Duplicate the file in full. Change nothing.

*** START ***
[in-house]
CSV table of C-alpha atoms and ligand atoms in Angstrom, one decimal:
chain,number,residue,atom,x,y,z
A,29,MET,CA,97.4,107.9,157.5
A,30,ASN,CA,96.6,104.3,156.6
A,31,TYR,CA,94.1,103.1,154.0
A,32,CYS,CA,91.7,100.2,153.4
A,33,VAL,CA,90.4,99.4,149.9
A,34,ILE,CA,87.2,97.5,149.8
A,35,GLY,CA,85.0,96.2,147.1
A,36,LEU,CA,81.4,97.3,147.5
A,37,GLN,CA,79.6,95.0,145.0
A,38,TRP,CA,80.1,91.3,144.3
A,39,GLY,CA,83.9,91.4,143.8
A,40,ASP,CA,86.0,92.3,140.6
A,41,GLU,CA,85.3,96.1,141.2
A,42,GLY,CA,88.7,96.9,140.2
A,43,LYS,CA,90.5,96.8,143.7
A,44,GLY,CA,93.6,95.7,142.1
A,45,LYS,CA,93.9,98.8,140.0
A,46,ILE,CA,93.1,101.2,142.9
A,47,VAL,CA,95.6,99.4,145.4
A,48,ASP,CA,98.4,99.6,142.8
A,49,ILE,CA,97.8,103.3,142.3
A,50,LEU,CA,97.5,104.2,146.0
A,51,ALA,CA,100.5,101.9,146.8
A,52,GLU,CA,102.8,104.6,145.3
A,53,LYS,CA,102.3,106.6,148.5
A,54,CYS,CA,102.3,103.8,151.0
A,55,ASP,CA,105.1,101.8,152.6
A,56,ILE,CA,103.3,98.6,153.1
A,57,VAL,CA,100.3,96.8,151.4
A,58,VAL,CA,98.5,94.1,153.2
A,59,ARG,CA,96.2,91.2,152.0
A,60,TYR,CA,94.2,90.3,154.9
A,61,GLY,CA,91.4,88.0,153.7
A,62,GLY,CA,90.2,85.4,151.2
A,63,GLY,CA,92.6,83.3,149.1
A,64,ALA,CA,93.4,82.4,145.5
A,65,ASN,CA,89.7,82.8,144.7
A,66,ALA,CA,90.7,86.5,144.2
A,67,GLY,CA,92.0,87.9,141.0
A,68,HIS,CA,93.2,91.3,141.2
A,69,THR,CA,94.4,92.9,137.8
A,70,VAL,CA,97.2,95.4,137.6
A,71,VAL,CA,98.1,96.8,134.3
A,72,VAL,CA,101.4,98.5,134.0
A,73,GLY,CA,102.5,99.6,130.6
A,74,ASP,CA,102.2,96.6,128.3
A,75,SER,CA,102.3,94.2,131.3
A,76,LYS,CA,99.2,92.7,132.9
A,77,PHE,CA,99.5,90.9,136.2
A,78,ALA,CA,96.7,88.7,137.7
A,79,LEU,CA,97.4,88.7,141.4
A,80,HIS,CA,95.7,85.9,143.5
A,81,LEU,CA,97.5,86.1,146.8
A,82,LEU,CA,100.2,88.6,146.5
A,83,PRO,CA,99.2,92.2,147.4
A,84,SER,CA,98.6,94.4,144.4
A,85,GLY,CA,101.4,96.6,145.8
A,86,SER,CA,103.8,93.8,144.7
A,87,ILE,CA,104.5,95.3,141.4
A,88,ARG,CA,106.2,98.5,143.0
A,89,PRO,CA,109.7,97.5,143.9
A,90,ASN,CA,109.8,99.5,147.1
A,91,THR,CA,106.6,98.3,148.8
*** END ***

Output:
[in-house]
CSV table of C-alpha atoms and ligand atoms in Angstrom, one decimal:
chain,number,residue,atom,x,y,z
A,29,MET,CA,97.4,107.9,157.5
A,30,ASN,CA,96.6,104.3,156.6
A,31,TYR,CA,94.1,103.1,154.0
A,32,CYS,CA,91.7,100.2,153.4
A,33,VAL,CA,90.4,99.4,149.9
A,34,ILE,CA,87.2,97.5,149.8
A,35,GLY,CA,85.0,96.2,147.1
A,36,LEU,CA,81.4,97.3,147.5
A,37,GLN,CA,79.6,95.0,145.0
A,38,TRP,CA,80.1,91.3,144.3
A,39,GLY,CA,83.9,91.4,143.8
A,40,ASP,CA,86.0,92.3,140.6
A,41,GLU,CA,85.3,96.1,141.2
A,42,GLY,CA,88.7,96.9,140.2
A,43,LYS,CA,90.5,96.8,143.7
A,44,GLY,CA,93.6,95.7,142.1
A,45,LYS,CA,93.9,98.8,140.0
A,46,ILE,CA,93.1,101.2,142.9
A,47,VAL,CA,95.6,99.4,145.4
A,48,ASP,CA,98.4,99.6,142.8
A,49,ILE,CA,97.8,103.3,142.3
A,50,LEU,CA,97.5,104.2,146.0
A,51,ALA,CA,100.5,101.9,146.8
A,52,GLU,CA,102.8,104.6,145.3
A,53,LYS,CA,102.3,106.6,148.5
A,54,CYS,CA,102.3,103.8,151.0
A,55,ASP,CA,105.1,101.8,152.6
A,56,ILE,CA,103.3,98.6,153.1
A,57,VAL,CA,100.3,96.8,151.4
A,58,VAL,CA,98.5,94.1,153.2
A,59,ARG,CA,96.2,91.2,152.0
A,60,TYR,CA,94.2,90.3,154.9
A,61,GLY,CA,91.4,88.0,153.7
A,62,GLY,CA,90.2,85.4,151.2
A,63,GLY,CA,92.6,83.3,149.1
A,64,ALA,CA,93.4,82.4,145.5
A,65,ASN,CA,89.7,82.8,144.7
A,66,ALA,CA,90.7,86.5,144.2
A,67,GLY,CA,92.0,87.9,141.0
A,68,HIS,CA,93.2,91.3,141.2
A,69,THR,CA,94.4,92.9,137.8
A,70,VAL,CA,97.2,95.4,137.6
A,71,VAL,CA,98.1,96.8,134.3
A,72,VAL,CA,101.4,98.5,134.0
A,73,GLY,CA,102.5,99.6,130.6
A,74,ASP,CA,102.2,96.6,128.3
A,75,SER,CA,102.3,94.2,131.3
A,76,LYS,CA,99.2,92.7,132.9
A,77,PHE,CA,99.5,90.9,136.2
A,78,ALA,CA,96.7,88.7,137.7
A,79,LEU,CA,97.4,88.7,141.4
A,80,HIS,CA,95.7,85.9,143.5
A,81,LEU,CA,97.5,86.1,146.8
A,82,LEU,CA,100.2,88.6,146.5
A,83,PRO,CA,99.2,92.2,147.4
A,84,SER,CA,98.6,94.4,144.4
A,85,GLY,CA,101.4,96.6,145.8
A,86,SER,CA,103.8,93.8,144.7
A,87,ILE,CA,104.5,95.3,141.4
A,88,ARG,CA,106.2,98.5,143.0
A,89,PRO,CA,109.7,97.5,143.9
A,90,ASN,CA,109.8,99.5,147.1
A,91,THR,CA,106.6,98.3,148.8